Friday, March 21, 2003

Makiya watch
You can read a new installment of Kanan Makiya’s War Diary in the New Republic, here.

While I am entirely sympathetic to Makiya’s feeling that a long U.S. military occupation (during which Iraqis are to retain merely an advisory role) is not the ideal way to make Iraq safe for democracy, I find tiresome his studied innocence on U.S. cynicism. In a piece for The Observer several weeks ago, Makiya blamed the State Department and the CIA for efforts to deny the opposition a chance to rule in a postwar Iraq.

That was rank hypocrisy: the person who broke the news to the opposition (in Ankara, Turkey) that it would not soon partake of postwar power was Zalmay Khalilzad, the Bush administration’s envoy to the Iraqi opposition. He’s a Paul Wolfowitz creation. However, because Makiya knows it is the hawks at the Defense Department who butter his political bread, he didn’t go after their people.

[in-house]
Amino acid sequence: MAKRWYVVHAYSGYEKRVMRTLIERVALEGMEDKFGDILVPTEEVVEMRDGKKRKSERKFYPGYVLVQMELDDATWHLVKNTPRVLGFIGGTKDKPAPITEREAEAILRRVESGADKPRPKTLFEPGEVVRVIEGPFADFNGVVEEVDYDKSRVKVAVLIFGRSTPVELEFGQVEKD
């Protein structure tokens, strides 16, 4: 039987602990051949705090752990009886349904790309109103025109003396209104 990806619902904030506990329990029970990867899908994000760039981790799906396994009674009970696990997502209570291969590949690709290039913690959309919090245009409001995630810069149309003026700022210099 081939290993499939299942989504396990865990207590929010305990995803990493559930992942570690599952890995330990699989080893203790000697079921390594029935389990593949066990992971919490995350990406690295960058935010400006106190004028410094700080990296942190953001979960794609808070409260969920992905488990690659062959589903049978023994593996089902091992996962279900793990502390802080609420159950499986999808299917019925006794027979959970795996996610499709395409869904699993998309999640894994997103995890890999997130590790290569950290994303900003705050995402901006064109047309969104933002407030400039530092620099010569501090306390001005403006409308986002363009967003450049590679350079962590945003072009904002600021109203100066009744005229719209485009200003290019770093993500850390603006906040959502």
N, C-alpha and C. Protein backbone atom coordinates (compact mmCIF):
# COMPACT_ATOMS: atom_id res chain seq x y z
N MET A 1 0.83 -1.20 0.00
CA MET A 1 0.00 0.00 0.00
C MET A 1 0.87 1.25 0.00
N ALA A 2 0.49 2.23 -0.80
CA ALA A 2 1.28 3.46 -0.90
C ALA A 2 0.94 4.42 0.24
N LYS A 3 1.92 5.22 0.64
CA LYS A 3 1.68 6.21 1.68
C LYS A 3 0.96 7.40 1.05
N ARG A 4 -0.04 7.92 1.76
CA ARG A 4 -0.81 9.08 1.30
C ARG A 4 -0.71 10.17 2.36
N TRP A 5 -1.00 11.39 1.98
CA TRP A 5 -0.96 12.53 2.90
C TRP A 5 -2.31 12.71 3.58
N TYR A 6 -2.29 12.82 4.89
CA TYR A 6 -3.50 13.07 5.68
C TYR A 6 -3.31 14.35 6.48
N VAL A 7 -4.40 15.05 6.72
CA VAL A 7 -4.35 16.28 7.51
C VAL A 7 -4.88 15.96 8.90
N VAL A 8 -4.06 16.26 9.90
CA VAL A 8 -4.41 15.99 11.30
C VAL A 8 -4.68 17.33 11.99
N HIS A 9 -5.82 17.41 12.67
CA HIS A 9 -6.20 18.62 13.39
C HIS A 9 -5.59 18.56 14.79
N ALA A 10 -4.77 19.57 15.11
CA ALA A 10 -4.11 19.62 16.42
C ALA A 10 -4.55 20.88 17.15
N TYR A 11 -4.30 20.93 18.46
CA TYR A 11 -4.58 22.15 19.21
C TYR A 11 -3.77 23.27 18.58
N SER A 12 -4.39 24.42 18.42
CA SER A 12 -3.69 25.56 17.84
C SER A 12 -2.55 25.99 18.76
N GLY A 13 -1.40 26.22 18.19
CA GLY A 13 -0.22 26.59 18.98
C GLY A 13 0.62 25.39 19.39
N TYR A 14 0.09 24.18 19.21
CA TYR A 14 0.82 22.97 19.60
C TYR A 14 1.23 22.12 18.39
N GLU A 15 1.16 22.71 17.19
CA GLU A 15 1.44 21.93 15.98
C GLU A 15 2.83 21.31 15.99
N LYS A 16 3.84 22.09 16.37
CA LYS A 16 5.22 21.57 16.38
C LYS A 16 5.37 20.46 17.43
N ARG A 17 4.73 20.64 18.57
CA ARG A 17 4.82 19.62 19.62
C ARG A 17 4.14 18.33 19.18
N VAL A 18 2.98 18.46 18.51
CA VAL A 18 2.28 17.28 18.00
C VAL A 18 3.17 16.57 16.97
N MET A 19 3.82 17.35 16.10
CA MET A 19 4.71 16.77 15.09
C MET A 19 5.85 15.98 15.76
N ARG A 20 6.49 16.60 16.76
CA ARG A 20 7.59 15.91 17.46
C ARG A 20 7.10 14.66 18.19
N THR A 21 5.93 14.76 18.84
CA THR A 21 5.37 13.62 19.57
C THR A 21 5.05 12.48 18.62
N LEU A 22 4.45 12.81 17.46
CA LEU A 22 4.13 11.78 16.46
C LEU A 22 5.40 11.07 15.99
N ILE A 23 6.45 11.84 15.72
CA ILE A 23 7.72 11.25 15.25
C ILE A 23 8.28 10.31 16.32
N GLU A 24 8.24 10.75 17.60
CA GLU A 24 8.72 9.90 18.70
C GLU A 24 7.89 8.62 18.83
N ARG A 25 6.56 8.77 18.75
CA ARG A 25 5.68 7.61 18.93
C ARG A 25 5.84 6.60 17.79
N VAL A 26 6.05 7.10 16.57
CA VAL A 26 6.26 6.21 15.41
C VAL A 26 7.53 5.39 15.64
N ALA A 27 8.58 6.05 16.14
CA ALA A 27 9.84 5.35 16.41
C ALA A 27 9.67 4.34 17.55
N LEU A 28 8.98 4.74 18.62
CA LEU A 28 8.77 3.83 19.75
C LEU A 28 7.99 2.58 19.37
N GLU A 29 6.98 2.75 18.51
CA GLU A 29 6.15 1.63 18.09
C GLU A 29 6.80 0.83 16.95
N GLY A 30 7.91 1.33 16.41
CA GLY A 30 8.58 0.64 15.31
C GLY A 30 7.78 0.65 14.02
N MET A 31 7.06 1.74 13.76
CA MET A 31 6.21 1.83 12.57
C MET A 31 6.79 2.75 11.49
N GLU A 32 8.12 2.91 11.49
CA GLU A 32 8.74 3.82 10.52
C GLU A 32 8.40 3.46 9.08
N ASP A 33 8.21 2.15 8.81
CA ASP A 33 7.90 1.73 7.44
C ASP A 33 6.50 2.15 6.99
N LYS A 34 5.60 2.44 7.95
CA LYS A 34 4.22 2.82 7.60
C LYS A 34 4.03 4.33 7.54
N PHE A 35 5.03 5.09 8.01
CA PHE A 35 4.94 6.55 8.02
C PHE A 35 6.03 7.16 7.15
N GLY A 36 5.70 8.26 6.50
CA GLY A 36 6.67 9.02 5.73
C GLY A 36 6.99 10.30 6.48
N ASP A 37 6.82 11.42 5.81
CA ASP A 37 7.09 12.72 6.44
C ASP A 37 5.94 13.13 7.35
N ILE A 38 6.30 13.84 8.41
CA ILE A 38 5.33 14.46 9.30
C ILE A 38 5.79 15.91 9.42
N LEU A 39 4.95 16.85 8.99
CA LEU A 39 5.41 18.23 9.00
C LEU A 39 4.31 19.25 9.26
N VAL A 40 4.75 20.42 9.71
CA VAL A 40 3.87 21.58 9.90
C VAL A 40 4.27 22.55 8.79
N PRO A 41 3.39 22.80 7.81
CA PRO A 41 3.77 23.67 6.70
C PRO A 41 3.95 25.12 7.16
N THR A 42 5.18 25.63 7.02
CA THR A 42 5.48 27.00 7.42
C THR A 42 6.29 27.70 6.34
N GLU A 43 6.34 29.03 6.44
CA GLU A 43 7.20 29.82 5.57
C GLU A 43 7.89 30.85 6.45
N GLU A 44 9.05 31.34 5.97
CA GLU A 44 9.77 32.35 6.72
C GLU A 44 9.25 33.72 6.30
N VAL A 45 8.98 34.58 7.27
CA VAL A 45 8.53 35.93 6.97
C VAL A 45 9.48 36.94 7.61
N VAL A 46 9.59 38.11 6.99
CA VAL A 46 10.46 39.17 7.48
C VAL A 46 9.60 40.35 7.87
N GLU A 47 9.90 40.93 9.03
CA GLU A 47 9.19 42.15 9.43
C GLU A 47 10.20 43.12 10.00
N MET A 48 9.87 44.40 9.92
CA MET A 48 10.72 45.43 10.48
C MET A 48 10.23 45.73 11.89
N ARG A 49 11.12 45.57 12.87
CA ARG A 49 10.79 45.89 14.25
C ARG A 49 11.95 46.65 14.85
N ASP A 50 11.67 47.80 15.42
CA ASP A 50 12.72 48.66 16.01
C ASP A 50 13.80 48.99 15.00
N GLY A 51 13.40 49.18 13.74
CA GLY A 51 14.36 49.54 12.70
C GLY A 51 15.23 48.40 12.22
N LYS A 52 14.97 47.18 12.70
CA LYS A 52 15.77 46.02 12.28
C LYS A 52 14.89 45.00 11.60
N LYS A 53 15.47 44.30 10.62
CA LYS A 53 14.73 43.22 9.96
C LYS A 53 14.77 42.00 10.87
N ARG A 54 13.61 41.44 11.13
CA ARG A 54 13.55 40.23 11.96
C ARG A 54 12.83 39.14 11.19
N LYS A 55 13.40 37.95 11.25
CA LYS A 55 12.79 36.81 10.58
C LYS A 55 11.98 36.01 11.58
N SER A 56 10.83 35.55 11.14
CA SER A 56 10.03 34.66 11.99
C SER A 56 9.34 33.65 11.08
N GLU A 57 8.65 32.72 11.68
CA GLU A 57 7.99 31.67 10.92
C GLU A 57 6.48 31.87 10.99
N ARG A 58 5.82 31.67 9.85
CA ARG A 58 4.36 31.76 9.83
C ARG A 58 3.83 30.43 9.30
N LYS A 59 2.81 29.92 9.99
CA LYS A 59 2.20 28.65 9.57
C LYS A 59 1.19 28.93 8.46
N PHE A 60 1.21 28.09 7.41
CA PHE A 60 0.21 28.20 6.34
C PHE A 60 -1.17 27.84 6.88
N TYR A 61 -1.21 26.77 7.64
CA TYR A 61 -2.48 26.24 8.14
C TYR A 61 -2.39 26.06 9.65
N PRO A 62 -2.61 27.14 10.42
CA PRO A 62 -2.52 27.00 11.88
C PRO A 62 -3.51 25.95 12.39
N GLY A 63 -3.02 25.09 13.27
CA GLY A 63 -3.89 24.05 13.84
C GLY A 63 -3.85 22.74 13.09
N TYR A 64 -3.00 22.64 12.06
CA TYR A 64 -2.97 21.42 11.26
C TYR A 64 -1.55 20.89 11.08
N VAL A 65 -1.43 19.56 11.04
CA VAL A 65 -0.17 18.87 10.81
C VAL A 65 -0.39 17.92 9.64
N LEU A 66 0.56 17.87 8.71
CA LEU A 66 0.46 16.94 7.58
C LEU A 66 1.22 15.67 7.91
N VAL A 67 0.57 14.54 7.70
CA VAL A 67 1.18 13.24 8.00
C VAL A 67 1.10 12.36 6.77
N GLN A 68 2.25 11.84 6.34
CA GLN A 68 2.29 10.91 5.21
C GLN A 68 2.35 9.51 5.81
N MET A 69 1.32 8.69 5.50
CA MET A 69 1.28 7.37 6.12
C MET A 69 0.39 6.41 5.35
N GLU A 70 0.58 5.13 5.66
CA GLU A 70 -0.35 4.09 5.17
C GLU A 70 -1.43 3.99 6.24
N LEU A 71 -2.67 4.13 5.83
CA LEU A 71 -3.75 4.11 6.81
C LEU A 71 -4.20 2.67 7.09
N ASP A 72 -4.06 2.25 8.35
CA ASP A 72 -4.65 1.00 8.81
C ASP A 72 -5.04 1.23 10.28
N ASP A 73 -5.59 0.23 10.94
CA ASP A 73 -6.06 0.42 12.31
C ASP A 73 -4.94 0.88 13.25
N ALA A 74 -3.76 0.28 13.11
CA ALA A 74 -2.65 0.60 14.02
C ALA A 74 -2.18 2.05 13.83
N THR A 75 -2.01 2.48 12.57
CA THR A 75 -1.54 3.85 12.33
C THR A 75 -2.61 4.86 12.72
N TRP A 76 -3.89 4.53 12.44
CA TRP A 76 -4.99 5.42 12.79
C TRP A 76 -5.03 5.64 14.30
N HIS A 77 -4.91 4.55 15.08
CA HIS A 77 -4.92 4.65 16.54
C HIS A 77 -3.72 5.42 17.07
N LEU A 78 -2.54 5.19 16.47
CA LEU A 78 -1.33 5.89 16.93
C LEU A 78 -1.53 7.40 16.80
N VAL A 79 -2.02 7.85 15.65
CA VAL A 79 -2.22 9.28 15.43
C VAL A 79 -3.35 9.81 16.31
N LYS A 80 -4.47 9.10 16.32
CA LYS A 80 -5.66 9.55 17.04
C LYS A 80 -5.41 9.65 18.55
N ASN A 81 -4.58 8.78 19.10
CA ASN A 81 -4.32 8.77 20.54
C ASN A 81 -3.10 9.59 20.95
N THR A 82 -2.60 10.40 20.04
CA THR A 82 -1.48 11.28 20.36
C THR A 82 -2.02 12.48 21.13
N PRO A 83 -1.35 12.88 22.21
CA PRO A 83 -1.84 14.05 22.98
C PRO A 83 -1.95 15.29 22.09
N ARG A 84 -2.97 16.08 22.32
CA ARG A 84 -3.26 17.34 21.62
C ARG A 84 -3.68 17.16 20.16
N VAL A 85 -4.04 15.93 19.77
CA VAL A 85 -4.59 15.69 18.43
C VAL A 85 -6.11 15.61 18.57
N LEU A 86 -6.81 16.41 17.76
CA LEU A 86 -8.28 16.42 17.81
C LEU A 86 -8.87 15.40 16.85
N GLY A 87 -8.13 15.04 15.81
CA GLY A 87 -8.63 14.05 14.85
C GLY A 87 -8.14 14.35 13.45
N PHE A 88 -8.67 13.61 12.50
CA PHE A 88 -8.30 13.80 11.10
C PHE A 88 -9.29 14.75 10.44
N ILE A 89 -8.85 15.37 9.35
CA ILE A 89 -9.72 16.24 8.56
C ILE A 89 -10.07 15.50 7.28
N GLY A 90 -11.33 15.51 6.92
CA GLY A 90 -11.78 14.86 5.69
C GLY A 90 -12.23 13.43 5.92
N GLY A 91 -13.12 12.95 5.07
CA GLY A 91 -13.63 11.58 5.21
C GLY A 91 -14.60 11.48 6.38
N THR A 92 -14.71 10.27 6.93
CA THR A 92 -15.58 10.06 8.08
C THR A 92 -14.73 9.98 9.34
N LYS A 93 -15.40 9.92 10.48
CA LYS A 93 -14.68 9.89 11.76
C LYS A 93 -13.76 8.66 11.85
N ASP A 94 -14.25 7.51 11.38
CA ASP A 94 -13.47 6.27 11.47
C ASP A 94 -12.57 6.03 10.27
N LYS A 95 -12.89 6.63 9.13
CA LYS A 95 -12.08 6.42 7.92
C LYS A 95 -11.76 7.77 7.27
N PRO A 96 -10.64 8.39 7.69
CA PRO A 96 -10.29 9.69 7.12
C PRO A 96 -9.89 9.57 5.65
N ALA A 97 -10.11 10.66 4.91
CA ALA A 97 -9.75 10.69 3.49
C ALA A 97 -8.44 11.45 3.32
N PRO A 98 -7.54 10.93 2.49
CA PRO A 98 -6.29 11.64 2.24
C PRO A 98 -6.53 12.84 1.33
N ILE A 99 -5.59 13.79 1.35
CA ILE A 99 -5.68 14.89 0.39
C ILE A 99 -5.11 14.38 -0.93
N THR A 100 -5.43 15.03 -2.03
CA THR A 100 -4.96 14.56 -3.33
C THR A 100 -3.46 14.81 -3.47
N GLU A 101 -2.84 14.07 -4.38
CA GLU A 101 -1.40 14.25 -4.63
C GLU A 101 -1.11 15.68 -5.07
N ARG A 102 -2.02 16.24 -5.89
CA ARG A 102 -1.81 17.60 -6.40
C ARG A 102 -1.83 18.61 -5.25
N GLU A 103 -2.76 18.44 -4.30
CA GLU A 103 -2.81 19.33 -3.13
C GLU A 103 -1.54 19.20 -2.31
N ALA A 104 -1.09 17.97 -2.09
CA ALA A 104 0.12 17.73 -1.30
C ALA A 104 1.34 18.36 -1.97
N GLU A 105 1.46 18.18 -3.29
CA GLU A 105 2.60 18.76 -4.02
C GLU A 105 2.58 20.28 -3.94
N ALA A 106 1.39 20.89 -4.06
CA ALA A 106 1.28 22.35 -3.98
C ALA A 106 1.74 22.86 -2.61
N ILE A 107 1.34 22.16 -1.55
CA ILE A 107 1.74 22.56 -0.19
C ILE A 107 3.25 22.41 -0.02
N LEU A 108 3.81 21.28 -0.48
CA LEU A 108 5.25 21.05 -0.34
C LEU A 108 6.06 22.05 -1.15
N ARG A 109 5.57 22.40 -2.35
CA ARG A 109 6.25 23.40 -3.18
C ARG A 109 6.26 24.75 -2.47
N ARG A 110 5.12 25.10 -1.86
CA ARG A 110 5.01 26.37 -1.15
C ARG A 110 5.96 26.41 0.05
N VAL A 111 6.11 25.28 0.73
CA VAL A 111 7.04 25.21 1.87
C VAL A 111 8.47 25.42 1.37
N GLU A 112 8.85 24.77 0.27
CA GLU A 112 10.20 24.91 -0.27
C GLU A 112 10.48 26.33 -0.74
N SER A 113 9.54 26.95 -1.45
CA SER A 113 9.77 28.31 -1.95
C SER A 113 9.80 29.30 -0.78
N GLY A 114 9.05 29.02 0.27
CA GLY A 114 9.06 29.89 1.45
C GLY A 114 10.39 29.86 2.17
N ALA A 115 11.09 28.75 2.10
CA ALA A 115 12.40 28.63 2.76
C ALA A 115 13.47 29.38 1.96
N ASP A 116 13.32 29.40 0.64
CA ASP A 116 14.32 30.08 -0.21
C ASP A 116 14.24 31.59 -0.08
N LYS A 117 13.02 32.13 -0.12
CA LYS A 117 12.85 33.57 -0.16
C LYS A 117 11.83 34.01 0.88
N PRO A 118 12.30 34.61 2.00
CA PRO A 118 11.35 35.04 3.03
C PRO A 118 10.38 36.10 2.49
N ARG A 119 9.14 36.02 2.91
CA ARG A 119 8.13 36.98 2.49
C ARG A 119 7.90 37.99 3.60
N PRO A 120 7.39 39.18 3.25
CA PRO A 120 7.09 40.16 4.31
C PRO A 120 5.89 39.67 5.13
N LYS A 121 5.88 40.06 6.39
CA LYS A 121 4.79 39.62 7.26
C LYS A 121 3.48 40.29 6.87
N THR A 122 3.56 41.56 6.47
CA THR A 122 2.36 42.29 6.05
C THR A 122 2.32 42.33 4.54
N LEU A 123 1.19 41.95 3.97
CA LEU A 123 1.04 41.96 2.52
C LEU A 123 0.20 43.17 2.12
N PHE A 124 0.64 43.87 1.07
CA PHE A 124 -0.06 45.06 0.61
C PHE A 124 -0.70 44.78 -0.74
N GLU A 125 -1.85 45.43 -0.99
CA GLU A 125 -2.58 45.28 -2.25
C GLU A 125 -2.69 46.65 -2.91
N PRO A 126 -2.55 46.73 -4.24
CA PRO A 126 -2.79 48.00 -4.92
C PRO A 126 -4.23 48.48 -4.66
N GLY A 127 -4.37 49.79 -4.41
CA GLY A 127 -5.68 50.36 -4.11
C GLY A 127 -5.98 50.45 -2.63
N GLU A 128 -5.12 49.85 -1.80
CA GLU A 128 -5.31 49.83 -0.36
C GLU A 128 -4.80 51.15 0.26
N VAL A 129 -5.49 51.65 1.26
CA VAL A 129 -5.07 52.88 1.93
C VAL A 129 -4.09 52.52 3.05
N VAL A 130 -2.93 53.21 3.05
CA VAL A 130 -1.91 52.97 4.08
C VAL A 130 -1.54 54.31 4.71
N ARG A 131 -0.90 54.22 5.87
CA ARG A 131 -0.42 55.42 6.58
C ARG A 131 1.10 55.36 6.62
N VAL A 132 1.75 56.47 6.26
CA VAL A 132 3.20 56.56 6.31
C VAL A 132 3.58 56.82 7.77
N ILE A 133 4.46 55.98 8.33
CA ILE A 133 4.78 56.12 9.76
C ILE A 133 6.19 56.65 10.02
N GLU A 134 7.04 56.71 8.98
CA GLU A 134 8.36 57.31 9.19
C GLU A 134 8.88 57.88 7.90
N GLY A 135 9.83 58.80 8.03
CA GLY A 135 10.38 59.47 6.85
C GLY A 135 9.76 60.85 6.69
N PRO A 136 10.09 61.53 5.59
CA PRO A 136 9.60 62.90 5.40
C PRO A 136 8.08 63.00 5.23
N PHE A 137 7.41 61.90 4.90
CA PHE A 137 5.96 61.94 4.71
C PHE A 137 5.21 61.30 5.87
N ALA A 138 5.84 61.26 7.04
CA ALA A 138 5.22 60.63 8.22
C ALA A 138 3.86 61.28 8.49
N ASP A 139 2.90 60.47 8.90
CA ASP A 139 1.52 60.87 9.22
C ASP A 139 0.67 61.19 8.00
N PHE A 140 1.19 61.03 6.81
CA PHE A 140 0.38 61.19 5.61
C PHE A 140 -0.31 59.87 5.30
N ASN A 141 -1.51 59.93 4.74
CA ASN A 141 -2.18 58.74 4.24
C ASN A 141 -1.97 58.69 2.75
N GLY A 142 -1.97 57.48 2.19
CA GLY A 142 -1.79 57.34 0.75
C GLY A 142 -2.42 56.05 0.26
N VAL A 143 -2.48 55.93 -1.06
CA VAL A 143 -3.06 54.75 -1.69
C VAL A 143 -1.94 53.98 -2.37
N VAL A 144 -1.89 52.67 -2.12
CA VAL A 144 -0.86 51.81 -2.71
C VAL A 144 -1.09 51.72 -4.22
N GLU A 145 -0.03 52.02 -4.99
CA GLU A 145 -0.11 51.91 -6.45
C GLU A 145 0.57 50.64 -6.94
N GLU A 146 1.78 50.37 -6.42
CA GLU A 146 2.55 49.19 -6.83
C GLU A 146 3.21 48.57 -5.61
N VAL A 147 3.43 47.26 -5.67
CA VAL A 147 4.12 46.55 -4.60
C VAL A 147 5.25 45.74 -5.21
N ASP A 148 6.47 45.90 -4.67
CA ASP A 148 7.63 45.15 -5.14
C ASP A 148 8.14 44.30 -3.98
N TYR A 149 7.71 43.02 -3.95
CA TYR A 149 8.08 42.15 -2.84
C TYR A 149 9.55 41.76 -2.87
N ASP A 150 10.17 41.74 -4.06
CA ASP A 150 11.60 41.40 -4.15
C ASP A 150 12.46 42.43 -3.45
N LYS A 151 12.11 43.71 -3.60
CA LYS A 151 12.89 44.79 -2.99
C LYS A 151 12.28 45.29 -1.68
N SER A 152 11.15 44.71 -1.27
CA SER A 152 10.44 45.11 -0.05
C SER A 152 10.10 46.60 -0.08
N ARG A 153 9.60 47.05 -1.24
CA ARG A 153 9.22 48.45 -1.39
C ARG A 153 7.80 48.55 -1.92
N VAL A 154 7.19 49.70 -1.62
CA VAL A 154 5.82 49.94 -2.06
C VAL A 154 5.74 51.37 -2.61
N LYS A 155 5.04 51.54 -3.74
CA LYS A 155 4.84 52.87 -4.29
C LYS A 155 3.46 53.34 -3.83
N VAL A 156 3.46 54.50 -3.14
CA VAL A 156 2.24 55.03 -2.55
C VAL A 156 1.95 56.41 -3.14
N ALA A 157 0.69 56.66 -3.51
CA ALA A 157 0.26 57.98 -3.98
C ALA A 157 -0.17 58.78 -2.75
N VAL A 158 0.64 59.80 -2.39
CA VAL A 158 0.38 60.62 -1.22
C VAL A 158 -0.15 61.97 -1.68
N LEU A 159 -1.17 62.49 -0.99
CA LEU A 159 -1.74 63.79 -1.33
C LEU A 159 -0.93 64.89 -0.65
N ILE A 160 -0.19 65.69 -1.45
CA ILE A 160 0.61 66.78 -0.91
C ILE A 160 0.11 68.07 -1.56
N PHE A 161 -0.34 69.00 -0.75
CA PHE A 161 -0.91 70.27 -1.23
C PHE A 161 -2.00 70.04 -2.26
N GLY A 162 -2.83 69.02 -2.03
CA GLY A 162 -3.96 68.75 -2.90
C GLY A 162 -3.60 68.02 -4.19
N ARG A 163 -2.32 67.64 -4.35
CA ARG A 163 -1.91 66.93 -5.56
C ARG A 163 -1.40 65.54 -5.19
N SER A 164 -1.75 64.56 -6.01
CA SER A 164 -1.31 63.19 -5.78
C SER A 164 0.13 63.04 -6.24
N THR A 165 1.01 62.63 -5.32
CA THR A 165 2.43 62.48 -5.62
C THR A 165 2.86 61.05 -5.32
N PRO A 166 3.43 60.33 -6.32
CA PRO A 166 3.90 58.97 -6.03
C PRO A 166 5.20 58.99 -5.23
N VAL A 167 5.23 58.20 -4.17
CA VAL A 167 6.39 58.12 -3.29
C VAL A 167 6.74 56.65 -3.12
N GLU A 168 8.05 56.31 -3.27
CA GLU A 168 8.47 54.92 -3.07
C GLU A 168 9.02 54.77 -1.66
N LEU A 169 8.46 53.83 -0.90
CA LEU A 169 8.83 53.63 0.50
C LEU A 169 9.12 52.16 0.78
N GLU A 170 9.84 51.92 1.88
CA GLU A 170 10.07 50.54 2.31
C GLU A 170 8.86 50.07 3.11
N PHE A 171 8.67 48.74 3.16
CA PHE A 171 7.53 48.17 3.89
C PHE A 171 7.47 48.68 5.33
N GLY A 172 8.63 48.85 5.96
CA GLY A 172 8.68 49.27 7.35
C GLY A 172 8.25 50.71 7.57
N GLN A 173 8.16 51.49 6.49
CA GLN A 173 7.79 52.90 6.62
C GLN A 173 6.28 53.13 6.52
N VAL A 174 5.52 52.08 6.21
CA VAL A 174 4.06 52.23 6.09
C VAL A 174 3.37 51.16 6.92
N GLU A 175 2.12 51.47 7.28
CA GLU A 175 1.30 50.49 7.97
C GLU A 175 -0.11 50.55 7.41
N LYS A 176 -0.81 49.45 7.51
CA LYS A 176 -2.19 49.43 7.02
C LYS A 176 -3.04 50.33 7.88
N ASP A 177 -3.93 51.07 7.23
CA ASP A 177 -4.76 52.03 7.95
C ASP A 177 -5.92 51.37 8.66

Who can disagree with Makiya when he writes that Iraqis should be partners of the U.S., but not its “stooges”? This is his roundabout way of attacking other Iraqi opposition figures who, he notes, “prefer to ride into Iraq atop American tanks.”

I wonder though if Iraqis will really distinguish between those who rode in on tanks and those, like Makiya and Ahmad Chalabi, who walked.

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